We need a credible long-term industrial strategy to ensure British businesses are world leaders in areas of strength, and competitive in areas of weakness. We need a long-term vision for rebalancing the economy towards exports and business investment. And we need a long-term approach to education to raise both standards and ambition for all our young people.
Few challenges are more pressing, though, than finding ways to care for our ageing population. We are living longer, healthier lives – but this good news brings costs we must all take responsibility for bearing.
The UK is sitting on a demographic ticking time bomb. Birth rates have fallen by almost 30% over the past 40 years. Those born in the 21st century can now expect to live 30 years longer than someone born a century ago. Compared to today, the number of people over 65 will be half as many again in 2030, and will have doubled by 2060.
And today, 13.5 million people are not saving in any form of pension. The implications for society, for taxpayers and for the economy are huge. If we do not save more for our retirements, the burden will fall on the state, adding to businesses’ future tax burden and limiting our ability to compete in the long term.
There are three possible ways to deal with this challenge: get people to save more, extend working lives, or reduce pension benefits. The last one is an unpalatable option, so the solution must come from a mix of the first two.
Lord Turner’s Pensions Commission recognised this when it first reported eight years ago this month. Their main recommendation was to harness employees’ inertia by automatically signing them up for pension saving, with a minimum contribution of 5% of some of their earnings, topped up by a 3% contribution from their employer.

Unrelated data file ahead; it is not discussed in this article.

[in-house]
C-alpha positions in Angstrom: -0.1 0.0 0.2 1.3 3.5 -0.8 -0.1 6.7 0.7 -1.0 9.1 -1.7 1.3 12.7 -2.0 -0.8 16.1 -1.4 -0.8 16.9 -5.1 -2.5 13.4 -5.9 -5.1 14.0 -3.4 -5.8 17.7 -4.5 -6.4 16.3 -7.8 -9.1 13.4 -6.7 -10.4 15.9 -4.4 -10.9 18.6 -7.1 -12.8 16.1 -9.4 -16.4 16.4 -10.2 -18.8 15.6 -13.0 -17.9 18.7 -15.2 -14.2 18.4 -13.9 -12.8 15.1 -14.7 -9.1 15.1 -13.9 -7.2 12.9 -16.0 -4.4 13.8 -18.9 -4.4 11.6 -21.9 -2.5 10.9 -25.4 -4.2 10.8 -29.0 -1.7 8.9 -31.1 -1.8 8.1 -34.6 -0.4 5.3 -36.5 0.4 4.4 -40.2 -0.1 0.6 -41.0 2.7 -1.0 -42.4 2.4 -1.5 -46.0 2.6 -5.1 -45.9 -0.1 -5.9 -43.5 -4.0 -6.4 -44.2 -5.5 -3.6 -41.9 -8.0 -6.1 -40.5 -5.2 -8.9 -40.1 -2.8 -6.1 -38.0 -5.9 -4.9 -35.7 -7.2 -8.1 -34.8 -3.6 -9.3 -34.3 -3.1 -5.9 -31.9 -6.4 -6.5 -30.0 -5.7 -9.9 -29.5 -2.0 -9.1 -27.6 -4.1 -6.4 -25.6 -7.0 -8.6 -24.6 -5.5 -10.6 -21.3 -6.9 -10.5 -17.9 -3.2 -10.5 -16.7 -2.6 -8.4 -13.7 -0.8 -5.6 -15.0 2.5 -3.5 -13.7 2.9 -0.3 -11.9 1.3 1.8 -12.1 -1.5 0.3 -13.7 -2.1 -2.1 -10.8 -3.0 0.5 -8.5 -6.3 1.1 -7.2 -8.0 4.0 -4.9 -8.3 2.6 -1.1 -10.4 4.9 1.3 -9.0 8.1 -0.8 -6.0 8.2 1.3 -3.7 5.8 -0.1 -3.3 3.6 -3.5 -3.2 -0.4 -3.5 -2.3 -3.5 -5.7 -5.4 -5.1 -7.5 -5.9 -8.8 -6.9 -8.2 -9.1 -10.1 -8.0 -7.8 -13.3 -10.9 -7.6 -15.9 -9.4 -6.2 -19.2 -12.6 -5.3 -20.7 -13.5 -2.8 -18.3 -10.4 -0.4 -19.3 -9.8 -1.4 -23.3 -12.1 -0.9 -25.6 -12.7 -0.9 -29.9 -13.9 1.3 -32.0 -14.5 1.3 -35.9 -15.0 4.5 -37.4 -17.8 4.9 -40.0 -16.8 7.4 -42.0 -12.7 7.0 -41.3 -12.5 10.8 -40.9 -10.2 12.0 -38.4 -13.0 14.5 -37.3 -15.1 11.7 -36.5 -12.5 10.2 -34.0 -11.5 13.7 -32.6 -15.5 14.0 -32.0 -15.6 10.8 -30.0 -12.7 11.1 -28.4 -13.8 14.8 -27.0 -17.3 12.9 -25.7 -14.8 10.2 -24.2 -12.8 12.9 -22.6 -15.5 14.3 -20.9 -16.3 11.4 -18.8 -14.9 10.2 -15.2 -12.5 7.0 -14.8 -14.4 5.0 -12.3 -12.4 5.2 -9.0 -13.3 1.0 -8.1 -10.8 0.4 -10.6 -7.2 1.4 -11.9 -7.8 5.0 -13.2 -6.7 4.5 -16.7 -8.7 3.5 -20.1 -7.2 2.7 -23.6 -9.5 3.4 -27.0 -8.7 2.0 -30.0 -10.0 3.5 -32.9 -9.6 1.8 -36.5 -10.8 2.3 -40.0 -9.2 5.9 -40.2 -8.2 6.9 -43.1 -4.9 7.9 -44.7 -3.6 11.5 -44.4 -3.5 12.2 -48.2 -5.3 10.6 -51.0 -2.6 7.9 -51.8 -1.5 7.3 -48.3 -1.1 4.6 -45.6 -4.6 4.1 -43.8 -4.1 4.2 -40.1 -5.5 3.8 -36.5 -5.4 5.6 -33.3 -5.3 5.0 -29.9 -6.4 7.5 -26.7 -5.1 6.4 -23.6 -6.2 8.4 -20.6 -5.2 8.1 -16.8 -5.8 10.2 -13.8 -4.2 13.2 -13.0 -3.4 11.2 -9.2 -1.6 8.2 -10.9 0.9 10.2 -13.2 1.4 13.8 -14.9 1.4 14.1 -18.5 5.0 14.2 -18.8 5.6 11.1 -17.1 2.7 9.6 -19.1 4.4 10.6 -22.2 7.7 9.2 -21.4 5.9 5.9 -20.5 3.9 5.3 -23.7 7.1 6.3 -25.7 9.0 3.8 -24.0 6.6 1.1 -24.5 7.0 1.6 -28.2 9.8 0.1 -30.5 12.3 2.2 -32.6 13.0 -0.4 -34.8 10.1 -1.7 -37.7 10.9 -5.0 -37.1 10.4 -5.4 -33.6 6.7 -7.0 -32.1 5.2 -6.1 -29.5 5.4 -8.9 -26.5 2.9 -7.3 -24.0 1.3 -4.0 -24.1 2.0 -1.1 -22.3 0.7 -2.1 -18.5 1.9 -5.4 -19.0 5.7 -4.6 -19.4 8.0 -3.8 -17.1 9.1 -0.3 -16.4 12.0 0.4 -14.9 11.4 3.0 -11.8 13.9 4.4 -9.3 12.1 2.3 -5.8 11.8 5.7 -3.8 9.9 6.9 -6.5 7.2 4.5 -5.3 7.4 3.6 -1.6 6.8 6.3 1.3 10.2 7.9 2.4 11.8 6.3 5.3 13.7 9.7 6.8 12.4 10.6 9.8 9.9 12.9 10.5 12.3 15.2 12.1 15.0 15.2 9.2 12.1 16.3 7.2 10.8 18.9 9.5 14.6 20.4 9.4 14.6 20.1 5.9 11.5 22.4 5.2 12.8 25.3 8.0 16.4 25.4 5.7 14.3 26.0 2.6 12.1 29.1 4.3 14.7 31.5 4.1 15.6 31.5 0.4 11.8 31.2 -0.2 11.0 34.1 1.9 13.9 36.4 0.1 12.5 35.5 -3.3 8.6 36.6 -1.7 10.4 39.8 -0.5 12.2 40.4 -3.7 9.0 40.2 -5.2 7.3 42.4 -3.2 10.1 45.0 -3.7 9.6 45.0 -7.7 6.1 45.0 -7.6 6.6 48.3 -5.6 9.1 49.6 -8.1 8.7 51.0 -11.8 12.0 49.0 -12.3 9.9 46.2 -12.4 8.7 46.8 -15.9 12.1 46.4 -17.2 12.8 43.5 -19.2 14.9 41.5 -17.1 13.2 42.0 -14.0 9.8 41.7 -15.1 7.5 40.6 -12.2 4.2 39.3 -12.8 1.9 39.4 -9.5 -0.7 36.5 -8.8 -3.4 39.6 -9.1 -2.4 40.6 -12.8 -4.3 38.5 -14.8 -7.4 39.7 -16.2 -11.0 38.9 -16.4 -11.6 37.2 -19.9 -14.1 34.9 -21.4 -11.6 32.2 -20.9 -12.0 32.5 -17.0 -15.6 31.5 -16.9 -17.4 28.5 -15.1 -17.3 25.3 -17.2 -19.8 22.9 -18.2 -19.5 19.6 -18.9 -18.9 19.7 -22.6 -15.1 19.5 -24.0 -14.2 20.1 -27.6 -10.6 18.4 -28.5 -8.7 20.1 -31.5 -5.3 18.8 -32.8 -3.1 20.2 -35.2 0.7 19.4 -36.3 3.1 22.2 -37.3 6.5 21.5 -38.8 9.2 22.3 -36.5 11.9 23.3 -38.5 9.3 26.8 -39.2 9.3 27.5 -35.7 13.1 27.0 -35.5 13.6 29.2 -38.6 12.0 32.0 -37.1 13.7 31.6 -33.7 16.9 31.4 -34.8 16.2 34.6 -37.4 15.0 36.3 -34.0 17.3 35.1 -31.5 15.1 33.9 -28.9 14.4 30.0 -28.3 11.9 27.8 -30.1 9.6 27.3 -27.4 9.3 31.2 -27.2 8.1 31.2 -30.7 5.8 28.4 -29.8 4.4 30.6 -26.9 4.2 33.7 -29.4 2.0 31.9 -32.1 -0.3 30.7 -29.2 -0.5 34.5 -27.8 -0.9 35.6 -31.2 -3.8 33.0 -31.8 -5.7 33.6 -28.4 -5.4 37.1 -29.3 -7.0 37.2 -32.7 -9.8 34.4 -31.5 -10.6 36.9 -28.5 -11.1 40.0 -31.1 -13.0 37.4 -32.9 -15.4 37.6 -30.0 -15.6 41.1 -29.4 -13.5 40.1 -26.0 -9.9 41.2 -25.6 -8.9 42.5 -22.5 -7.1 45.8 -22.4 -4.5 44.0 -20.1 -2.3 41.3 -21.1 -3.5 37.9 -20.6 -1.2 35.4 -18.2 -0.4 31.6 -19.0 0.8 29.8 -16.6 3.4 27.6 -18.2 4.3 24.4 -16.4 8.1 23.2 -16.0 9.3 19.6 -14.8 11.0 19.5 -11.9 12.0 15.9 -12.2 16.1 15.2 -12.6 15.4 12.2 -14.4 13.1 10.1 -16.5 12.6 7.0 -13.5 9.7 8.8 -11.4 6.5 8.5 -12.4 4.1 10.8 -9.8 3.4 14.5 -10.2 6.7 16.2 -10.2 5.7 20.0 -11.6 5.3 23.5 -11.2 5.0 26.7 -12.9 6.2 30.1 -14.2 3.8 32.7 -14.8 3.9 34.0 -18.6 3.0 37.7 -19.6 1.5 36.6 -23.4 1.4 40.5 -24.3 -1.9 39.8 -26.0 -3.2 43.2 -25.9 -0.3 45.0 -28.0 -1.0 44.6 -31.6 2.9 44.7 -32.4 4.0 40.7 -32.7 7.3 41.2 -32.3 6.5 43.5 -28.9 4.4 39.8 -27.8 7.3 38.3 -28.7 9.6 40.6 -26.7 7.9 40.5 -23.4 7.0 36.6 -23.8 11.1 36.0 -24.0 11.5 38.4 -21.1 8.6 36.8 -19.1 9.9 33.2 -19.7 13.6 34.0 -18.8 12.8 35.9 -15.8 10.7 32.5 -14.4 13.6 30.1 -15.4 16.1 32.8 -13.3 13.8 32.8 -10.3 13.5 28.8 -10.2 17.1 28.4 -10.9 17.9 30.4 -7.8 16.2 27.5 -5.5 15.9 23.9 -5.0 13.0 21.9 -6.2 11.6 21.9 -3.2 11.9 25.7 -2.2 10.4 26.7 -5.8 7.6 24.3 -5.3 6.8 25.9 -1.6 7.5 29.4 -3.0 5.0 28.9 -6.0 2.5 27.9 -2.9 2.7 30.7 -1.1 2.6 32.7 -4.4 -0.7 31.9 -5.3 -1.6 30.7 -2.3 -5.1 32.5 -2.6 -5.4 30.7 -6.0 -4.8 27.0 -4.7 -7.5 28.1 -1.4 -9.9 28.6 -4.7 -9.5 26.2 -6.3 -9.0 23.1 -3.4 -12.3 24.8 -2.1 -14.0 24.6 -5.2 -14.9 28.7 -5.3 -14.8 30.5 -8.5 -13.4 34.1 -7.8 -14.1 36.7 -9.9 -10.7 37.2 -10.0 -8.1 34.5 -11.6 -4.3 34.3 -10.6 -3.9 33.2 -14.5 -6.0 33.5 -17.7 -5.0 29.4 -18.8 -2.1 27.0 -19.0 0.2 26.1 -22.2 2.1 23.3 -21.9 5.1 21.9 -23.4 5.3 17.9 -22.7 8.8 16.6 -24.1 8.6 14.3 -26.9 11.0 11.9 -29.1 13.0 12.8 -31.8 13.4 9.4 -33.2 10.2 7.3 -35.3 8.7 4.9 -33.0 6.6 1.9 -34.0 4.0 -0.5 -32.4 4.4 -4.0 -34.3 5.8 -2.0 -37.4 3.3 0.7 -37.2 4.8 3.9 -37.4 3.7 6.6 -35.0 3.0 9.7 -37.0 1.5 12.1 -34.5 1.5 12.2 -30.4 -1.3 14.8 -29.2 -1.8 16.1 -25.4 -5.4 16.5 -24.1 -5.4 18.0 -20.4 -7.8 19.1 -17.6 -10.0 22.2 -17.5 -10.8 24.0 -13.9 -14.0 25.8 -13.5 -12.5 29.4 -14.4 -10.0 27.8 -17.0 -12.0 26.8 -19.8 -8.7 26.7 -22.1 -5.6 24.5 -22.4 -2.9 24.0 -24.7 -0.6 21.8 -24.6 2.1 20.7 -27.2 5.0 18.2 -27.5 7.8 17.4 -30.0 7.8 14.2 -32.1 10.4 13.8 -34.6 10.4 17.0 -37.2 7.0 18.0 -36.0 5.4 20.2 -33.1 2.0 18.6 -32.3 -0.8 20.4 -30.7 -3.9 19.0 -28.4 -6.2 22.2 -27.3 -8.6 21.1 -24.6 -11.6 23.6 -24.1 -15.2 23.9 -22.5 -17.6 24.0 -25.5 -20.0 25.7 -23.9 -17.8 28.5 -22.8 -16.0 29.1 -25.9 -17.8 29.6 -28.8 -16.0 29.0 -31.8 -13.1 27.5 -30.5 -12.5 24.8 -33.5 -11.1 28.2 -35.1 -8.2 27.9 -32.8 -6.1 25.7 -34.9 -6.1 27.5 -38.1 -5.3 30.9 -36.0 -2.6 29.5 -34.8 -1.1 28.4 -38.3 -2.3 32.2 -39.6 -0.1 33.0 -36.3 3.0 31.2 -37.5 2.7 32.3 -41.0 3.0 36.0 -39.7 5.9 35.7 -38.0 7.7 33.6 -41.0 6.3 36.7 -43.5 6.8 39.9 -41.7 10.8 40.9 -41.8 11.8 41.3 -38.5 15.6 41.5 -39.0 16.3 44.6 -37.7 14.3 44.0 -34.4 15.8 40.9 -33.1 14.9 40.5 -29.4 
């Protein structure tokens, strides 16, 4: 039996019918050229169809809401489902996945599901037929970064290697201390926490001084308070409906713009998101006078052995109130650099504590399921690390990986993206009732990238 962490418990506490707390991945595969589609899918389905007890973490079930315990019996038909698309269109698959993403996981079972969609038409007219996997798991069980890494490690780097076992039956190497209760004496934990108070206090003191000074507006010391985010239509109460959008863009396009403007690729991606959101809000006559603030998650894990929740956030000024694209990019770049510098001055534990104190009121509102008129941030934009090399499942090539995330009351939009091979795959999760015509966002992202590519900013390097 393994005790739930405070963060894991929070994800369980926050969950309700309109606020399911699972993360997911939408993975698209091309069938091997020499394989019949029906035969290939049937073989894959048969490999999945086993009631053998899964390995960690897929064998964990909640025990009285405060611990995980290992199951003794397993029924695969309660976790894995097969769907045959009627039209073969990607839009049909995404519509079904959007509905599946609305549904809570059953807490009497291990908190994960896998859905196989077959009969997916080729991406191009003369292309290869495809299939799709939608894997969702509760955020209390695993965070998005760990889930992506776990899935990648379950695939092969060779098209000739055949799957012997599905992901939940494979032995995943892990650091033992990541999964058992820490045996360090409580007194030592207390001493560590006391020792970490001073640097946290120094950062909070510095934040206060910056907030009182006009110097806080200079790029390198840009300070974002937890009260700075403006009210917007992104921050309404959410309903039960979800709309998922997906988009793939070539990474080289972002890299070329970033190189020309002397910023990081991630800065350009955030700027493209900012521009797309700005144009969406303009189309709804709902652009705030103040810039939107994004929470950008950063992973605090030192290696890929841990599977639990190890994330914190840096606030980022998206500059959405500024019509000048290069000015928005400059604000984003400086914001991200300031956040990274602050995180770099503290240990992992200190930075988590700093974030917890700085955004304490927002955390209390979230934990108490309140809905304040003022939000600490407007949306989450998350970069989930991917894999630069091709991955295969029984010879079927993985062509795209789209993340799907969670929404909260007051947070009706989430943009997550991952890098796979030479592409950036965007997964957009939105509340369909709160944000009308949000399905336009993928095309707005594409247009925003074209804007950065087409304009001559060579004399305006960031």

So tomorrow marks a new dawn for pension saving as auto-enrolment finally starts to be phased in. Over the next six years, every employer will have a legal duty to automatically enrol certain workers into a qualifying workplace pension scheme and make contributions towards it. Phasing in – which business fought long and hard for – will ensure it remains affordable for people and companies in tough times.
With the number of pension savers dwindling since the 50s, auto-enrolment is the right way to reverse the tide and start to rebuild a culture of saving. With the long term in mind, the business community – which currently contributes at least £36 billion to employees’ pensions every year – is committed to helping employees achieve a good income in retirement. And auto-enrolment will encourage savers to think long term about their finances to achieve this goal.
For businesses, this is an opportunity to reassess reward packages and design the best solution with your employees.
For savers who are new to pensions, this is a chance to take stock of personal finances and work out what kind of retirement you might want and how much money you will need to pay for it.
But business is clear: to prevent long-term fiscal gloom we must raise savings levels and must work longer. Our future economic success depends on it.